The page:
Gilmour came here as ‘favour’ to Larry Mavety. Prior coaching experience wasn’t a consideration. The OHL is a tough league when you are running a bench for the first time. You tend to get your head handed to you on a plate, which is exactly what happened. The cynics said maybe it was just a marketing ploy to put some extra bums in the seats (raise your hands). Or just a brief stopover on the way to an NHL assistant coaching gig.

I have never doubted Dougie’s good intentions. He wanted to help his hometown team. How much time and effort was he willing to put in? That’s another story.

After 3 years behind the bench Gilmour made himself the GM. It’s not a glamorous job if you do it right. Lots of bus trips and too many nights on the road watching minor hockey. It helps cut down on travel when you live in the GTA. It’s a little easier to get to those Marlies games. But it’s still not work most hockey icons want to do.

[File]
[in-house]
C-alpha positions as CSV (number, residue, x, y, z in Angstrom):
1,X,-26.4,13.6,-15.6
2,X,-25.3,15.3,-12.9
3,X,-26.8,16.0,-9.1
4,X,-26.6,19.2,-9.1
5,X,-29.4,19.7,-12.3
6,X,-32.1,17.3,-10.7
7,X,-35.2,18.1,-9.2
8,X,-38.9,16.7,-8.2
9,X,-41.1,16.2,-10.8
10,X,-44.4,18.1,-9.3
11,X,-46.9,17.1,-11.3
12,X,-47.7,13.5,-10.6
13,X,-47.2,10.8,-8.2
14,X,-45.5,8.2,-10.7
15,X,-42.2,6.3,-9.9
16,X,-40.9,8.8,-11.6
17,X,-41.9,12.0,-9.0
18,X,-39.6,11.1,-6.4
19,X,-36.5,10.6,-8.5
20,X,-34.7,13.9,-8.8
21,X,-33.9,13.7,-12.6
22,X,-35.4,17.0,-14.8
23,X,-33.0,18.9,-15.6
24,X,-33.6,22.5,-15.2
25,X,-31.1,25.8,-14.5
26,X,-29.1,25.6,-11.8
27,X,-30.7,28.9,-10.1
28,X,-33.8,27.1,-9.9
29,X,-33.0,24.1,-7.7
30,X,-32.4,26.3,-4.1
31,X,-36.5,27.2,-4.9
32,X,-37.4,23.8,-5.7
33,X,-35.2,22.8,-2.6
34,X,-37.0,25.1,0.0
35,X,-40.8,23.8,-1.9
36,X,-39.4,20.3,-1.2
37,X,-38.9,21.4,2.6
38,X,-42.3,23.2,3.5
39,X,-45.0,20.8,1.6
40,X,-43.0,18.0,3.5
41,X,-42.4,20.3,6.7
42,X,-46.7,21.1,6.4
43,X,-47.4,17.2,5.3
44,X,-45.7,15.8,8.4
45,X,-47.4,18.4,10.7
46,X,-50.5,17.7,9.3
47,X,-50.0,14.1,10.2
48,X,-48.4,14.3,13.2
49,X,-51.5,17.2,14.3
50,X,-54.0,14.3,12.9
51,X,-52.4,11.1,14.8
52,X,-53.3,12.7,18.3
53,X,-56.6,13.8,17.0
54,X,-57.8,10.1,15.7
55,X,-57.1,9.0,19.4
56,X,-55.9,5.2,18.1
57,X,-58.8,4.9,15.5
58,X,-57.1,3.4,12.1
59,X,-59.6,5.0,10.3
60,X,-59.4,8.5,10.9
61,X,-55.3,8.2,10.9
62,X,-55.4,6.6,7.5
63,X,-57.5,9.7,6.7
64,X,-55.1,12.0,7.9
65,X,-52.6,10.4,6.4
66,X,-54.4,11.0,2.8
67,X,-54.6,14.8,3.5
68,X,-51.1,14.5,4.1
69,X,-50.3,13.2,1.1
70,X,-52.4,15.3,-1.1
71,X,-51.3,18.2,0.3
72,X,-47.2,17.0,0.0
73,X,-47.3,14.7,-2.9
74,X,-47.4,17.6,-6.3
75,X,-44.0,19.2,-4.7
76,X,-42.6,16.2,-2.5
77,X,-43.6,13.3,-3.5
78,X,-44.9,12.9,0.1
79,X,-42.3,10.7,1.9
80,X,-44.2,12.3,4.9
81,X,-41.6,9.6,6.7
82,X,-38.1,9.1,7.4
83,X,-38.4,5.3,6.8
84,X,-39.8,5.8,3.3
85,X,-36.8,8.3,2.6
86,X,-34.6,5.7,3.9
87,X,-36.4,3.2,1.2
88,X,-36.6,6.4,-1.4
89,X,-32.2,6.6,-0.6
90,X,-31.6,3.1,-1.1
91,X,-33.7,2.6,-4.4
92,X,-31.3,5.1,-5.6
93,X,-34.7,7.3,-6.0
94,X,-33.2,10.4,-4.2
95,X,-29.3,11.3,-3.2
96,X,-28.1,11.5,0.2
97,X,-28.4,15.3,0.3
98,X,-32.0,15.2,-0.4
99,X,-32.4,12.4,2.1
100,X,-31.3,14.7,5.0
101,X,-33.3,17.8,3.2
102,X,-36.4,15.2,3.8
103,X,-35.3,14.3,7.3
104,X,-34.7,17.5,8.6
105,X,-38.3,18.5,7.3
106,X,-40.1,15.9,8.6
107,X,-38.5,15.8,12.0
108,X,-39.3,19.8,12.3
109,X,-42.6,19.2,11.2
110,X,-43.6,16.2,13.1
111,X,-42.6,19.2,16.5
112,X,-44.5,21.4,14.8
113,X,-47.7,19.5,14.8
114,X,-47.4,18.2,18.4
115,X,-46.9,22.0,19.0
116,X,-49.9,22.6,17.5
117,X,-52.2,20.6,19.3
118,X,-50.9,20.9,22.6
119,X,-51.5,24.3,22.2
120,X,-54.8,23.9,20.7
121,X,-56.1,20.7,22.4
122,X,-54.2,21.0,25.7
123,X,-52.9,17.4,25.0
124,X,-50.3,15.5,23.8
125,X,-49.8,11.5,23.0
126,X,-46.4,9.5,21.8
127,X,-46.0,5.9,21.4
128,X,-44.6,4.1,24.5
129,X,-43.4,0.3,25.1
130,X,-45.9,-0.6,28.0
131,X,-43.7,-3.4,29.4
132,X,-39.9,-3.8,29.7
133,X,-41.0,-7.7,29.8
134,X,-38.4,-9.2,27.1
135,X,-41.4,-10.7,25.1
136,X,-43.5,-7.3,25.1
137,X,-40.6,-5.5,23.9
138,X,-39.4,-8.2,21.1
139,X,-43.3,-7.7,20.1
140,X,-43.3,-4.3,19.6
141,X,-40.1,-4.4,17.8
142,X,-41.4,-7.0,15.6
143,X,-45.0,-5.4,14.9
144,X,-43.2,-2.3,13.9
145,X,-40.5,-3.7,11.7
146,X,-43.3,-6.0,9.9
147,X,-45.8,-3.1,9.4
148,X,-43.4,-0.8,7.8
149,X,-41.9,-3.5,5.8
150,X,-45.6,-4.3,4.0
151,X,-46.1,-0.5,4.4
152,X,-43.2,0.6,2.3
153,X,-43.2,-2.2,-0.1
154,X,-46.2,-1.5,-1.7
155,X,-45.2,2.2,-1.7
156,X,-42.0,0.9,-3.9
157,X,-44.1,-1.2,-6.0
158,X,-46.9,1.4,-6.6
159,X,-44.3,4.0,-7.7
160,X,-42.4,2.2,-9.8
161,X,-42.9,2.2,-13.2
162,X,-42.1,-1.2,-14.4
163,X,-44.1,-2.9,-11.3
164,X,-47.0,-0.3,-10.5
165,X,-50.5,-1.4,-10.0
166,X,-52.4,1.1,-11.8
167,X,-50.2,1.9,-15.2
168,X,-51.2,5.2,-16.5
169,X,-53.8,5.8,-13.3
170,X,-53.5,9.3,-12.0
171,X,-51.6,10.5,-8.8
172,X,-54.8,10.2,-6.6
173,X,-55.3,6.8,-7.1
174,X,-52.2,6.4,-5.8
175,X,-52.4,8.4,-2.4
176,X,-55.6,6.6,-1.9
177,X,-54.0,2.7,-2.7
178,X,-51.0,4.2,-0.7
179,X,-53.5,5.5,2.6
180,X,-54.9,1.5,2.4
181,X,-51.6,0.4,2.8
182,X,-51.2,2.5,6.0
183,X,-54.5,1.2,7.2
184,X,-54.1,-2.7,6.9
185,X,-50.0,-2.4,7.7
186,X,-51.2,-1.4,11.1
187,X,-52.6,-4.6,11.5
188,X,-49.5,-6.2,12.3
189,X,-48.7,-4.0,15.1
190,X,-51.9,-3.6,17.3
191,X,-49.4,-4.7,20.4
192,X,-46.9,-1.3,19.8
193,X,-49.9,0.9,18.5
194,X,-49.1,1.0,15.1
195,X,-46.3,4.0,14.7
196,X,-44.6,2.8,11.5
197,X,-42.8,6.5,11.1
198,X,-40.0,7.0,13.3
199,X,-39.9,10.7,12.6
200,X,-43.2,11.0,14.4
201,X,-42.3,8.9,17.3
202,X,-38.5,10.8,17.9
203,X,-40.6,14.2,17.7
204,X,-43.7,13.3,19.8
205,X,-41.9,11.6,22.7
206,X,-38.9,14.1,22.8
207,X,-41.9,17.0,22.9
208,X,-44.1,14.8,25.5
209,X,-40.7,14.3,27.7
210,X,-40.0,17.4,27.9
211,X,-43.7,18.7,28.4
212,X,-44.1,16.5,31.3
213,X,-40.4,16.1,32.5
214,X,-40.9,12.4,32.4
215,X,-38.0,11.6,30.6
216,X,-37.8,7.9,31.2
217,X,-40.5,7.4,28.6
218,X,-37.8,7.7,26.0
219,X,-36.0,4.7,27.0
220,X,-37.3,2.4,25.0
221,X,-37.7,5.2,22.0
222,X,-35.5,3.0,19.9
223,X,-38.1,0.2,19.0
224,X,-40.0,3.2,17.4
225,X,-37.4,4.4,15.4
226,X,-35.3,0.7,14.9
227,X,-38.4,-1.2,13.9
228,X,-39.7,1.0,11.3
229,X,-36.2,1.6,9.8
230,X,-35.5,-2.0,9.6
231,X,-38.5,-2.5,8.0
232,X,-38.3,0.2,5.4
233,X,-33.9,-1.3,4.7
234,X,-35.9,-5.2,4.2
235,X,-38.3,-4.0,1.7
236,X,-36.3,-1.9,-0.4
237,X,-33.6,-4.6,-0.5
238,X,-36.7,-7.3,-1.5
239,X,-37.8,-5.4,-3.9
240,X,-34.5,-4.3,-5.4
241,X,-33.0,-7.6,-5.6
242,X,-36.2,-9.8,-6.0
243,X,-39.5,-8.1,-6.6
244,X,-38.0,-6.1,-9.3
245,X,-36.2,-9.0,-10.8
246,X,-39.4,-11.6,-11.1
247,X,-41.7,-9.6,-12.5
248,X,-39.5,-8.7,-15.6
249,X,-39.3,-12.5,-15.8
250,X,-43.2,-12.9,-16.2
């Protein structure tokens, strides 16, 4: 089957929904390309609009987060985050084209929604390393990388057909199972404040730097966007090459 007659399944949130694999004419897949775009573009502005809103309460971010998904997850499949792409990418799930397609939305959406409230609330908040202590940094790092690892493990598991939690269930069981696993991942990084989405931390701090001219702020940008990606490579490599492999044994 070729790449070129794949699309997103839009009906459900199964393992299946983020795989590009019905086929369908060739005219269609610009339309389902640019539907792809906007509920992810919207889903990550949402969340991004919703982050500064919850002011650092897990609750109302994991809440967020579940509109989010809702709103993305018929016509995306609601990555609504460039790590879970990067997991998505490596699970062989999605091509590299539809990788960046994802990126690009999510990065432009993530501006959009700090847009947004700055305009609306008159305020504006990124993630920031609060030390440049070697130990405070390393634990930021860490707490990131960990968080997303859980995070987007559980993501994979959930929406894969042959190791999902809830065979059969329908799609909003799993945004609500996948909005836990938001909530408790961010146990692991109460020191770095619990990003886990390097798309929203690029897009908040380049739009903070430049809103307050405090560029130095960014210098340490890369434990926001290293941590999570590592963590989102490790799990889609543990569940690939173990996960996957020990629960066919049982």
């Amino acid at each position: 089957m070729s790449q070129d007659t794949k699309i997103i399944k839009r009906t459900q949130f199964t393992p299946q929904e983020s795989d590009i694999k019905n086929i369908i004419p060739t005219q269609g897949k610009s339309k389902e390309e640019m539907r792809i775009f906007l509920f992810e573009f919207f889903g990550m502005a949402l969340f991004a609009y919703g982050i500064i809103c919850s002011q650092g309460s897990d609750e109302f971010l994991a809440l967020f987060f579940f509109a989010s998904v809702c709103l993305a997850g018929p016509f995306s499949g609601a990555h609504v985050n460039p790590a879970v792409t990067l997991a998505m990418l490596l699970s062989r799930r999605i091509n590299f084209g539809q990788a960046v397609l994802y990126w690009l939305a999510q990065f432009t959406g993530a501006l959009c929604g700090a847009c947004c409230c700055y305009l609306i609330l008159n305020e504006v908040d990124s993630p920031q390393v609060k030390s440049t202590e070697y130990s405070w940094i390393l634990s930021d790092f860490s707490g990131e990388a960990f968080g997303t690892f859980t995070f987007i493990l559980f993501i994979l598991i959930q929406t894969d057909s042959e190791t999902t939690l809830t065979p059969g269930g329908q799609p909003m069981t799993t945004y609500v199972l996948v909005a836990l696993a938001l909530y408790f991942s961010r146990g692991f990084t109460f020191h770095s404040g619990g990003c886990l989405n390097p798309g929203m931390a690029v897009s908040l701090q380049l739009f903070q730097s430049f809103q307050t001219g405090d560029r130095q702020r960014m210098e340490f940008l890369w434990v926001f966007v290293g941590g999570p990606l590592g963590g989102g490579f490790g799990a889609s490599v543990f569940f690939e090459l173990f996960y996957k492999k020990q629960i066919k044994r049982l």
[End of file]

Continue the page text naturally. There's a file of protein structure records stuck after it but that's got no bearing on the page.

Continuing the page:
One of Gilmour’s contemporaries, Dale Hawerchuk, inherited a mess in Barrie 5 years ago. They only won 15 games that first year. But 2 years later they played in the OHL Final. Now its six playoff series wins in 4 years. Did I mention he also coached Tier 2 in Aurora before jumping to the OHL? Sounds like a guy who works at it and takes this stuff seriously.

We could also look at Dale Hunter’s record in London since 2002, but that just wouldn’t be fair.

There was a huge red flag in 2011 when Gilmour’s buddy, Tie Domi, refused to send his kid here to play. When Tie Domi doesn’t want to chance it,  your franchise has big problems.